In the 20th century, women smashed glass ceilings across the world. But continued progress is not inevitable. Recent developments in the U.S. pose a stark warning: Abortion rights may be rolled back, and working-class women’s employment may be in jeopardy.
In the U.S., female school leavers are stuck in poorly paid “pink collar” jobs: as social workers, secretaries, beauticians, retail assistants, and waitresses. Mechanics, manufacturing, and other skilled manual jobs remain overwhelmingly male (Figure 1).
Figure 1. Sex segregation of middle-class and working-class occupations in the United States
Source: Cotter et al 2004.
Why is this? There are at least four possible explanations.
Physical strength is required in some manual roles—like construction in India and China. But in Western warehouses and factories, bulging biceps have been displaced by robots.
Gender ideologies are pervasive. Stereotyped as caring and agreeable, working-class women may gravitate toward social care, retail, and hospitality. Conformity is also motivated by the desire for peer approval. With limited opportunity to collectively break out of this straitjacket, secondary school (or high school) graduates follow established norms.
So, given the social costs of transgressing gender boundaries, women move upwards, but not sideways—or so it was famously argued by Paula England, whose article has over 1,600 citations. But does ideology trump economics? Do poor, working-class women willingly forgo lucrative job opportunities?
Low demand may be part of the problem. “Good jobs” for high school graduates have dwindled. Manufacturing and other manual-intensive occupations that on average paid substantially higher salaries than services have disappeared (Figures 2 and 3).
Figure 2. Job polarization between the mid-1990s and mid-2010s
Source: Will there be enough good jobs? MIT Technology Review.
Figure 3. Evolution of total employment by type of occupation based on skills, normalized to 1980 value
Source: Duran-Franch 2020.
Having lost jobs in manufacturing, American men increasingly pursue service and clerical occupations, as shown by Joana Duran-Franch. They have leaped ahead in these job queues. Unlike working-class women, they are not stymied by unaffordable child care. More importantly, employers anticipate that men will work longer hours, so may statistically discriminate in their favor. The overall downturn in demand means that even as “pink collar” jobs are growing, women lose out.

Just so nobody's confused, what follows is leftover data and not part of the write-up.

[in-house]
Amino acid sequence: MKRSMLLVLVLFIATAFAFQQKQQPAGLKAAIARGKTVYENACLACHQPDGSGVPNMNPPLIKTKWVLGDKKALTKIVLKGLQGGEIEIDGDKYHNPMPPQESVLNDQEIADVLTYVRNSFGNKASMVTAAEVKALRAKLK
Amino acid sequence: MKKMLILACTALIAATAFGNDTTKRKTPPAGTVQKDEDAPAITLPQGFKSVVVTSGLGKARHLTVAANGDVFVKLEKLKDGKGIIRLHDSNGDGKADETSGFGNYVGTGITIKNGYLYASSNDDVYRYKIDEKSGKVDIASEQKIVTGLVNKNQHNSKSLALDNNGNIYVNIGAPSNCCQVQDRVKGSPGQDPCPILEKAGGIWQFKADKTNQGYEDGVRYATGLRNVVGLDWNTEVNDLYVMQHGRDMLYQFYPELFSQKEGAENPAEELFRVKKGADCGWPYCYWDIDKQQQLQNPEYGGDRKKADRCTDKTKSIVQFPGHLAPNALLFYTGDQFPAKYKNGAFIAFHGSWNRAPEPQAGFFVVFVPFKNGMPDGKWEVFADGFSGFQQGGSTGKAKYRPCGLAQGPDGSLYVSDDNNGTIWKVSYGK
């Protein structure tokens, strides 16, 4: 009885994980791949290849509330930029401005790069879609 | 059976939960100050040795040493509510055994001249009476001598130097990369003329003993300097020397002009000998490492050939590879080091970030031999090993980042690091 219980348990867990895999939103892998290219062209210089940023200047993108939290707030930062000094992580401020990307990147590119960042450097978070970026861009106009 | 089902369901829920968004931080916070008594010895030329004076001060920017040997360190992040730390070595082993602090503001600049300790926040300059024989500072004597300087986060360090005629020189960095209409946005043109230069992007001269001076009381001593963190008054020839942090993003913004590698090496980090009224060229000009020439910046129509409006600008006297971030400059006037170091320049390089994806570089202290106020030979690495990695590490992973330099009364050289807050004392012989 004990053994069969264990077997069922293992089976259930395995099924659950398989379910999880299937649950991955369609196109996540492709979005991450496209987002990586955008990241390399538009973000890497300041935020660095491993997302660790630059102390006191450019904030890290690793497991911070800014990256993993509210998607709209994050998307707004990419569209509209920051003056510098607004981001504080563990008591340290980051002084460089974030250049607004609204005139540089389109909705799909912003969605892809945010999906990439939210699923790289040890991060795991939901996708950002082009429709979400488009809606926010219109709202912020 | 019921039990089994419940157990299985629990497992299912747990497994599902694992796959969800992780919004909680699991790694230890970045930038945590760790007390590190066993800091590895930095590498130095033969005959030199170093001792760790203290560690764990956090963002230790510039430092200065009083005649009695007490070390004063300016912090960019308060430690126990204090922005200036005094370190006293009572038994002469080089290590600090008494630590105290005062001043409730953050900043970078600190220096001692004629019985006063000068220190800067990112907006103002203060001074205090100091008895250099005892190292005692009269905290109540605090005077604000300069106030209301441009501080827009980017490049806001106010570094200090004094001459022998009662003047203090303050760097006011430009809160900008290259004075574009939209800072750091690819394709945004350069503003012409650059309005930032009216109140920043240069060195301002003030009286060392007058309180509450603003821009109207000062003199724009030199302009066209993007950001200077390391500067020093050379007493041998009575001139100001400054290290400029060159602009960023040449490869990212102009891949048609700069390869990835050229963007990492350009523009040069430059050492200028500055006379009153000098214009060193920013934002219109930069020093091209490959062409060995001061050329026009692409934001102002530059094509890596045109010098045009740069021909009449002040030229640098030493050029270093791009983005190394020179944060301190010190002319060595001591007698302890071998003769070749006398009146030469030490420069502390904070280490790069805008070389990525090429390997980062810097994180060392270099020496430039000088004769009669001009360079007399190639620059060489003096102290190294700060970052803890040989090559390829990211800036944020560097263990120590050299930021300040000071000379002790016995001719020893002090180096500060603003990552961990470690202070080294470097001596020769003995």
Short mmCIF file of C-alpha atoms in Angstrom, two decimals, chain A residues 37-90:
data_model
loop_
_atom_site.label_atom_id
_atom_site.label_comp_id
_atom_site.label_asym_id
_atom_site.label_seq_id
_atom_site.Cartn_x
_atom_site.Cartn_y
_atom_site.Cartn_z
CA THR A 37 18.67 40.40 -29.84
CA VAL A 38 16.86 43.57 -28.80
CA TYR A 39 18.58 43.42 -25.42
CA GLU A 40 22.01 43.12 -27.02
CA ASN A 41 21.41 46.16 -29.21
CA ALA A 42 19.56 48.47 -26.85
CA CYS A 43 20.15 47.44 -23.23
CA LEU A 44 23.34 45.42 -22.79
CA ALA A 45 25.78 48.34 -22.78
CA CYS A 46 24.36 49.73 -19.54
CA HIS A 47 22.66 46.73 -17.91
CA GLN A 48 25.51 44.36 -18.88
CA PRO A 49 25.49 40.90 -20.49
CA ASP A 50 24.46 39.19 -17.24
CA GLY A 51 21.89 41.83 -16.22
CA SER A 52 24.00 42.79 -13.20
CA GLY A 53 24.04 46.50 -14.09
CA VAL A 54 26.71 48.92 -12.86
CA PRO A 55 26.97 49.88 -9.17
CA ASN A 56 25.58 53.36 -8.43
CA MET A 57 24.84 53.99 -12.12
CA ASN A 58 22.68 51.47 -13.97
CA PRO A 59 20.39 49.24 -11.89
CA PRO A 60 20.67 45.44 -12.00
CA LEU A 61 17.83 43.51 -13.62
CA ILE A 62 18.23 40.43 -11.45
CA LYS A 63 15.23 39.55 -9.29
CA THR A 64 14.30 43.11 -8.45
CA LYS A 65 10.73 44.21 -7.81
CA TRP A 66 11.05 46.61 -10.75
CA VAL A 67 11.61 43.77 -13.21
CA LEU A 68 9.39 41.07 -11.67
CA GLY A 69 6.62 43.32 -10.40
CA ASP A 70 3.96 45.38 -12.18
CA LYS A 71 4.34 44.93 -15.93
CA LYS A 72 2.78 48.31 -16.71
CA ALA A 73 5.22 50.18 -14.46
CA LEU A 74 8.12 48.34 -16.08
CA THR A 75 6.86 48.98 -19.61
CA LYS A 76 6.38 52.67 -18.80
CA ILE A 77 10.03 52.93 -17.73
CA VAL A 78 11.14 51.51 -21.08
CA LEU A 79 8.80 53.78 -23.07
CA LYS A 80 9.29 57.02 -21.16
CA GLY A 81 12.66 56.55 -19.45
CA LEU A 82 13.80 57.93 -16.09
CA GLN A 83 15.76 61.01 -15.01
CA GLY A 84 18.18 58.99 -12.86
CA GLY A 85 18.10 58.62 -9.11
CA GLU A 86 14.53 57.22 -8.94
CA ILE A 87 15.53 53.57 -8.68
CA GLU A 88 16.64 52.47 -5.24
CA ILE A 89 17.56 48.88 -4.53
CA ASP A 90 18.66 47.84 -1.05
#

Men have capitalized on the growth in interpersonal work, even though it was historically feminine. Economics can trump culture! Gender stereotypes may well be pervasive, but individuals shift tack when they eye sufficient rewards.
Figure 4. Evolution of the share of low-educated employment, gender ratio, and wage by occupation type
Source: Duran-Franch 2020.
Mining, manufacturing, and transportation have become increasingly automated. Workers have been displaced from routine tasks—as shown in Figure 5 by economists Daron Acemoglu and Pascual Restrepo.
Figure 5. Task displacement and component due to observed technologies (in %), 1987-2016
In the U.S., this may have positive consequences for productivity and workers might move into better jobs, as argued by David Autor. Indeed, some are! But as Duran-Franch’s analysis suggests, this transition is predominantly male.
There are strong parallels in emerging economies. Even if they industrialize, this is unlikely to generate mass employment. India’s industrial sector remains small and capital intensive. Job queues are long, and men are at the front. Since manufacturing demand can be met by men, employers seldom diversify.
Even as economies become more technologically innovative, working-class women from Michigan and Mumbai may be left far behind.